Here's how it is described:
"A blind and homeless man sits by the side of a building hoping for some spare change, but no one seems to notice him or care. A stranger walks by and changes the message on his sign and suddenly the homeless man's fortunes change."
But it's not a PSA in support and awareness of the homeless and/or disabled communities. It's an ad for online copy writers. Thank you, A. Rey Pamatmat for sharing this useful bit of dramaturgy.
Confession: I silenced the little voice in my head that said, "Wait a minute, she didn't even ask if she could change his sign." I did so, because I found the compassion of people giving so touching. I have a heightened awareness to the homeless community right now for a number of reasons:
- There but for the grace of God, my family, and a handful of dear friends go I, in this wretched economy.
- In my new play, Among These Wild Things, one of the characters is a former featherweight boxing champion, who is now living on the streets. I made notes on this act of giving, but lack of engagement
- The weather is awful right now. There are people in great need of shelter and warmth.
Mind you, using the poor and disenfranchised to evoke compassion is nothing new and it's where things get tricky.
Also, let's contemplate this woman's action to change his sign. It reminds me of a scene in Episode Six of the ever brilliant House of Cards when Claire Underwood sees a homeless man perched outside of her office and hands him a $20 bill. She tells him there is a cafe up the street and walks away. We see him look at the money, but he does not move. The next day, he returns the $20 bill to her as a beautifully folded crane. She takes the crane, contemplates it and learns how to make cranes of her own. I'd also like to think that Claire sees this man as a man and as someone for whom she should not make assumptions. Also, I hope we get more of him in this next season.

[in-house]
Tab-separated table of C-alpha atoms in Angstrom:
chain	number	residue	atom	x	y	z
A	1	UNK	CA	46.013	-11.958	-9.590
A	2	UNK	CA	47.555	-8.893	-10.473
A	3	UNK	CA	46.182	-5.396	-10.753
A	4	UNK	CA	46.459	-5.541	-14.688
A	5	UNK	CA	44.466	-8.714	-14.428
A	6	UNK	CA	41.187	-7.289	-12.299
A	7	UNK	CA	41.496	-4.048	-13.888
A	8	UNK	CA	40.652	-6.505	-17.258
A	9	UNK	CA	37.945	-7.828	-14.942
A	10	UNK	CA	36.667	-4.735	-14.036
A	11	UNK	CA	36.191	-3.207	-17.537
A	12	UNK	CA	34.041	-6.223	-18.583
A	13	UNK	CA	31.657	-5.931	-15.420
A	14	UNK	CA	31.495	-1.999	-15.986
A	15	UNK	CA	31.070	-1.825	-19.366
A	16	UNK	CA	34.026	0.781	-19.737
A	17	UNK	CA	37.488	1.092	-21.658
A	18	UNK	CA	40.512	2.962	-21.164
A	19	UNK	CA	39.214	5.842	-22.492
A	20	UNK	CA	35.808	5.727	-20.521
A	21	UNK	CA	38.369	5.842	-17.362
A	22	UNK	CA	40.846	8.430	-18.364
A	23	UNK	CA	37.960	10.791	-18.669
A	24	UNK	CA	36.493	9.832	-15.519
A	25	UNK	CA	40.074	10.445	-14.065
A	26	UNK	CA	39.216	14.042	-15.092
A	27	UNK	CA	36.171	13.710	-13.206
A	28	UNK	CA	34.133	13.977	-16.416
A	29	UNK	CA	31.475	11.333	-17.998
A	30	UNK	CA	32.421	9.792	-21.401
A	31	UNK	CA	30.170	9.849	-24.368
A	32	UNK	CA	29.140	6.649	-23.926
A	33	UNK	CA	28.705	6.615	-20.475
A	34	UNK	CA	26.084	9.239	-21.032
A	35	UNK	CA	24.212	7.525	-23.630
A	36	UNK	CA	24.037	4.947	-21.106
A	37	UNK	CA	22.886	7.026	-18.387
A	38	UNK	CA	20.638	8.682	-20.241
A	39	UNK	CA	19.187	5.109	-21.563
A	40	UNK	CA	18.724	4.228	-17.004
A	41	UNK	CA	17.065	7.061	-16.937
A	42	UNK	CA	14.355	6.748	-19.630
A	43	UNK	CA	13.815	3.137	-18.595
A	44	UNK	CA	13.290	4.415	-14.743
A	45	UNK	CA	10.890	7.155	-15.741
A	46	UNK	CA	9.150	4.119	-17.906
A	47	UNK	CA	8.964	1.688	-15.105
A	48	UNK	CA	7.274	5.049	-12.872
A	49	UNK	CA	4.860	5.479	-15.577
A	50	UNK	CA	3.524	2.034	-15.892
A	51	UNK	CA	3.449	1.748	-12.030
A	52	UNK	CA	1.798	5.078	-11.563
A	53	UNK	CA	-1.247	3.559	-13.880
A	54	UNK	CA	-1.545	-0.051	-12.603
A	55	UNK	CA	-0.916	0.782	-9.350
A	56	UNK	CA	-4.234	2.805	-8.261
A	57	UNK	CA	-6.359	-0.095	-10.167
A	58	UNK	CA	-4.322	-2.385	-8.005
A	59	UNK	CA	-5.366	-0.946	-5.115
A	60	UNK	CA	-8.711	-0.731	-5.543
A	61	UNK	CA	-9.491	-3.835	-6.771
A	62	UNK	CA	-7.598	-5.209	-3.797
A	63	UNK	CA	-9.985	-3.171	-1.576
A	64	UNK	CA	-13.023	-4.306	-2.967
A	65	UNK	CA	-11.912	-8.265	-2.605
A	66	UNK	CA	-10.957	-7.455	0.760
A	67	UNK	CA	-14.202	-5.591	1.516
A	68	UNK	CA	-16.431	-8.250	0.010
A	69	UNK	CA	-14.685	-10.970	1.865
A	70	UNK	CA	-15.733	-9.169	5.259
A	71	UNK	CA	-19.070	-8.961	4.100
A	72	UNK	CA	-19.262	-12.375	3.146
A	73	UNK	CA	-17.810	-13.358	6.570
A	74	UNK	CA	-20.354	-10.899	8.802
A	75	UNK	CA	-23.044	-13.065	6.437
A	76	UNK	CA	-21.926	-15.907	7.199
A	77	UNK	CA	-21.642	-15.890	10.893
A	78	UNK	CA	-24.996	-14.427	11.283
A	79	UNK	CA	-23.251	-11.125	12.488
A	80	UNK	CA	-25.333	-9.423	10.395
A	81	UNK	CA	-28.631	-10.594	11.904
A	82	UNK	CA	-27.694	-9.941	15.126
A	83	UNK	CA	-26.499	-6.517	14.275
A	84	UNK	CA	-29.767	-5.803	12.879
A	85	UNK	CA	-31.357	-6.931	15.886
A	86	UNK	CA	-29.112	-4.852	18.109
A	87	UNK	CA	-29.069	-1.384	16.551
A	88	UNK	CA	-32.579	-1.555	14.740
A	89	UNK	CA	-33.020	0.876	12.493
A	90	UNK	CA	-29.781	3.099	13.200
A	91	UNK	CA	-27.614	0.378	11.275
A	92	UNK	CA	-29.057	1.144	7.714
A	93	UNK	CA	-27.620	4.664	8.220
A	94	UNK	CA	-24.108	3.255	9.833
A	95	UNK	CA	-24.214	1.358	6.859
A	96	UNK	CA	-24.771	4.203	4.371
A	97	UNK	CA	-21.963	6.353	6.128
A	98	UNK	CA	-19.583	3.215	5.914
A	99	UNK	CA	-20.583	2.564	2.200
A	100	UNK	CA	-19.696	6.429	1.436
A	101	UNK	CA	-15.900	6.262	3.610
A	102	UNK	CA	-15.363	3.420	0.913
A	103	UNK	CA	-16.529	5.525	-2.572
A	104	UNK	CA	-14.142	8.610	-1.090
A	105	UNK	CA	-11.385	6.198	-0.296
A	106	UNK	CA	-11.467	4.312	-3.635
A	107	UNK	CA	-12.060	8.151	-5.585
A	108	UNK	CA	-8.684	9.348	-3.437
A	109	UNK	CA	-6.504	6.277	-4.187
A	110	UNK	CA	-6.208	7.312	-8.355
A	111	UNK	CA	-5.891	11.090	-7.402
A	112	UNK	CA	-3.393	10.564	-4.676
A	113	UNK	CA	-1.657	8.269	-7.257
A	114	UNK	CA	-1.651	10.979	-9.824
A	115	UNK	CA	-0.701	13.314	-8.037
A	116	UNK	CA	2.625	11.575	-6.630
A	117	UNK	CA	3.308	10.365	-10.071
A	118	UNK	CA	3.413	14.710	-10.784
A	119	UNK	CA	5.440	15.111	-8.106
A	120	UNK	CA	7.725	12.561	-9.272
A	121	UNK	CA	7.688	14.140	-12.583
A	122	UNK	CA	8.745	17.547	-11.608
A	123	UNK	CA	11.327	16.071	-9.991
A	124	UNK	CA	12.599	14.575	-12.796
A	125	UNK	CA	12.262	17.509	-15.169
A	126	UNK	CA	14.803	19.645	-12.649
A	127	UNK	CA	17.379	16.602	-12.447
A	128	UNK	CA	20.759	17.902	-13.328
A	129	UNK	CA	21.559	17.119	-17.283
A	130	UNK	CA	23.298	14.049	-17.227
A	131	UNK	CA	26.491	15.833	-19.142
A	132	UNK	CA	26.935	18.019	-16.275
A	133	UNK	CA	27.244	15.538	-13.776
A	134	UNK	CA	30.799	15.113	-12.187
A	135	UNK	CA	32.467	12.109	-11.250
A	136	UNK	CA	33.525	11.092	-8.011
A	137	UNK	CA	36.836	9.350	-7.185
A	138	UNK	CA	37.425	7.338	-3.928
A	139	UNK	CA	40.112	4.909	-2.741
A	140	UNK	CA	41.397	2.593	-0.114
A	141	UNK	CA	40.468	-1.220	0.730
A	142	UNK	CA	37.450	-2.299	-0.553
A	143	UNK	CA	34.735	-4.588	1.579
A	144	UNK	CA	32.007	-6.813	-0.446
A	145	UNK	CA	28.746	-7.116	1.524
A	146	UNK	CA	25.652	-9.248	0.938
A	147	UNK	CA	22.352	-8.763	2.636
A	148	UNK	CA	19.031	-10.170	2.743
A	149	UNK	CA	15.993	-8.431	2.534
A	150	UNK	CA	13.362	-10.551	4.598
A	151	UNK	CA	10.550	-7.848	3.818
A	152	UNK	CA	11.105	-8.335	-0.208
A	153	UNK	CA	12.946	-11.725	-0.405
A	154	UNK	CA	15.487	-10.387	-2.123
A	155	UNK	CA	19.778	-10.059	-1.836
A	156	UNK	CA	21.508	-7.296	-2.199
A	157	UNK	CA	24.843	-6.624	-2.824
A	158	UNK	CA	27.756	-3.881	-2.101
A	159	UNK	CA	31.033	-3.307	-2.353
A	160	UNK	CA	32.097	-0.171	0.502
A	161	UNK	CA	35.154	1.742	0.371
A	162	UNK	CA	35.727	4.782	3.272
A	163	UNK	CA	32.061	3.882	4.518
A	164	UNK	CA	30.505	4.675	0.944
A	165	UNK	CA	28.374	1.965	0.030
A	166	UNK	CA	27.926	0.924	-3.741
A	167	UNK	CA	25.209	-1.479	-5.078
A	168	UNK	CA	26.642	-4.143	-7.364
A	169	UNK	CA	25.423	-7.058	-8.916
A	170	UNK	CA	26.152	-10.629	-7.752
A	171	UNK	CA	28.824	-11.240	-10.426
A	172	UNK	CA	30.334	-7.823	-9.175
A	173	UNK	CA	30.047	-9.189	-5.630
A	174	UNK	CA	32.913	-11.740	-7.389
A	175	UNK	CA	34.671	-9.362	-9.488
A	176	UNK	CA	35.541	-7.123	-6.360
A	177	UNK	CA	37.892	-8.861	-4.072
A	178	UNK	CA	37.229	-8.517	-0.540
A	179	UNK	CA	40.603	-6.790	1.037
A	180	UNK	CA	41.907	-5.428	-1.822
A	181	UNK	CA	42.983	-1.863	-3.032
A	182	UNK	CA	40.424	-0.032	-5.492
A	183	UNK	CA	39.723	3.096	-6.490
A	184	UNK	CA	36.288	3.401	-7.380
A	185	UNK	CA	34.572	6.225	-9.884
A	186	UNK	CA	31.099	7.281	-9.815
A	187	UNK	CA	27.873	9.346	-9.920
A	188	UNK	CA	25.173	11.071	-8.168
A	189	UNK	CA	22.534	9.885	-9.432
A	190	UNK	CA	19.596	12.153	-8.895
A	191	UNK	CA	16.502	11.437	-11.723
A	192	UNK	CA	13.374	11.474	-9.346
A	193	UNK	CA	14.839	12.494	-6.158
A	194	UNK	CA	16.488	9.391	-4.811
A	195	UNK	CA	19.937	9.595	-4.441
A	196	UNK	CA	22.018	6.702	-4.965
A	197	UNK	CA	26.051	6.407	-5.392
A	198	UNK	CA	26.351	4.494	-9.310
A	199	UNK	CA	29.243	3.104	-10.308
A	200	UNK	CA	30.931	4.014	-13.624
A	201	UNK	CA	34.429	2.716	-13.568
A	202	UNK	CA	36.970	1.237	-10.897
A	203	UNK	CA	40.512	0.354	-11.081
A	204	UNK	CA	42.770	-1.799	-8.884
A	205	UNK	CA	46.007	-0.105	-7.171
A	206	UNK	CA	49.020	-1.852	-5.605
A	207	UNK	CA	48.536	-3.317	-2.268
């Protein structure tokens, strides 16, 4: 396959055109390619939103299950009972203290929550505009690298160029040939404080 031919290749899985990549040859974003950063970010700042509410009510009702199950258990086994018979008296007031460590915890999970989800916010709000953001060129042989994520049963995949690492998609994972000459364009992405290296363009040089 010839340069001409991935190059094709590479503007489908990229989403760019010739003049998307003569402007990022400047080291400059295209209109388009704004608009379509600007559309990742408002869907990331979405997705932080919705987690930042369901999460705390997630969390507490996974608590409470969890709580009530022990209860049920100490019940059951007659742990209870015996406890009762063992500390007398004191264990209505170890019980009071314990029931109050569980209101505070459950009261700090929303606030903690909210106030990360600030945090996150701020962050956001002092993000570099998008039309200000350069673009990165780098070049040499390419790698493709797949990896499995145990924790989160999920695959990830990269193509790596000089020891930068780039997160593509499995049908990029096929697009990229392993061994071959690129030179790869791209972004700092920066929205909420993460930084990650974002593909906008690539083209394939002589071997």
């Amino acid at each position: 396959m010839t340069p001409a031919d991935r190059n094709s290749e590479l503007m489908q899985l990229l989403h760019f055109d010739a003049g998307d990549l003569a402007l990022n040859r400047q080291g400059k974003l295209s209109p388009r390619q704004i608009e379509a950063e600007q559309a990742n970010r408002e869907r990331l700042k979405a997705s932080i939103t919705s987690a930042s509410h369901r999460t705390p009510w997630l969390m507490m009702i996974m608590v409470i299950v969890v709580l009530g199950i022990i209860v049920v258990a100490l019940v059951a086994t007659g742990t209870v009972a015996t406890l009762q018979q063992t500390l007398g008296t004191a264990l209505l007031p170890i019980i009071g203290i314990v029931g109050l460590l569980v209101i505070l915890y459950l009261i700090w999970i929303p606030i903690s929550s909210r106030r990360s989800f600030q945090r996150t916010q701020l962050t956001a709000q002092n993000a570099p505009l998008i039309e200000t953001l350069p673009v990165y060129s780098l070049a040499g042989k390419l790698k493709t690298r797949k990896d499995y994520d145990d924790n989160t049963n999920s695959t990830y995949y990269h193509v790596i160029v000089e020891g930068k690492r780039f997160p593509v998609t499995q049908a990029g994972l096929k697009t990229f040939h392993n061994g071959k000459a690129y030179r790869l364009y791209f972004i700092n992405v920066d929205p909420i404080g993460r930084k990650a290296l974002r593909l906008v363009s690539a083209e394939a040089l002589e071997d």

There is a space where the women in the video's actions could be applauded. She didn't just walk by or drop of a few coins. As someone good with words, this is what she could do or give. In my own arrogance, I have seen the signs of the homeless or experienced the pitches, and wanted to offer a few tweaks. Historically, much has been made of this space of not just giving, but of doing what you can. Colonialism is a result of this space as are the many welfare programs in this country.
And it is here where I want to focus this conversation, this space of knowing what is best for a community and therefore providing a service. It's troublesome as it relates to the work we do in theatre when we provide artistic programming FOR a community and not WITH the community.
With theatre, we are creating what we believe is a deeply powerful, important, and meaningful experience. But within that is the knowledge/working assumption that the community doesn't know what it needs and/or that it needs to be taught, and certainly that it needs to be taught a standard of excellence. But we are surprised and disappointed when the community doesn't show up, and because of our business model and need for sustainability, we are also panicked. We do our best to try to engage with the audience: surveys, post show discussions, marketing, etc. But something is missing. There is a disconnect in all of this somewhere.
I decided to write about this, because I've been a part of conversations about how in the nonprofit theatre world, we serve our communities by providing artistic programming for them versus with them. This is subtle, but marked distinction. Also, I've been a part of conversations about how theatres use people of color in their marketing, but their programming and artistic/administrative staff do not reflect the same level of diversity. There is a disconnect between the mission statement, the programming, and the community, which could account for dwindling audiences, the continued lack of diversity, and no doubt contributes to unstable capitalization. Click here to learn more about how all of this is intertwined.
There's so much to unpack here. I thought about deleting the video from my Facebook page, but felt the conversation was relevant and important to have. I look forward to hearing your thoughts.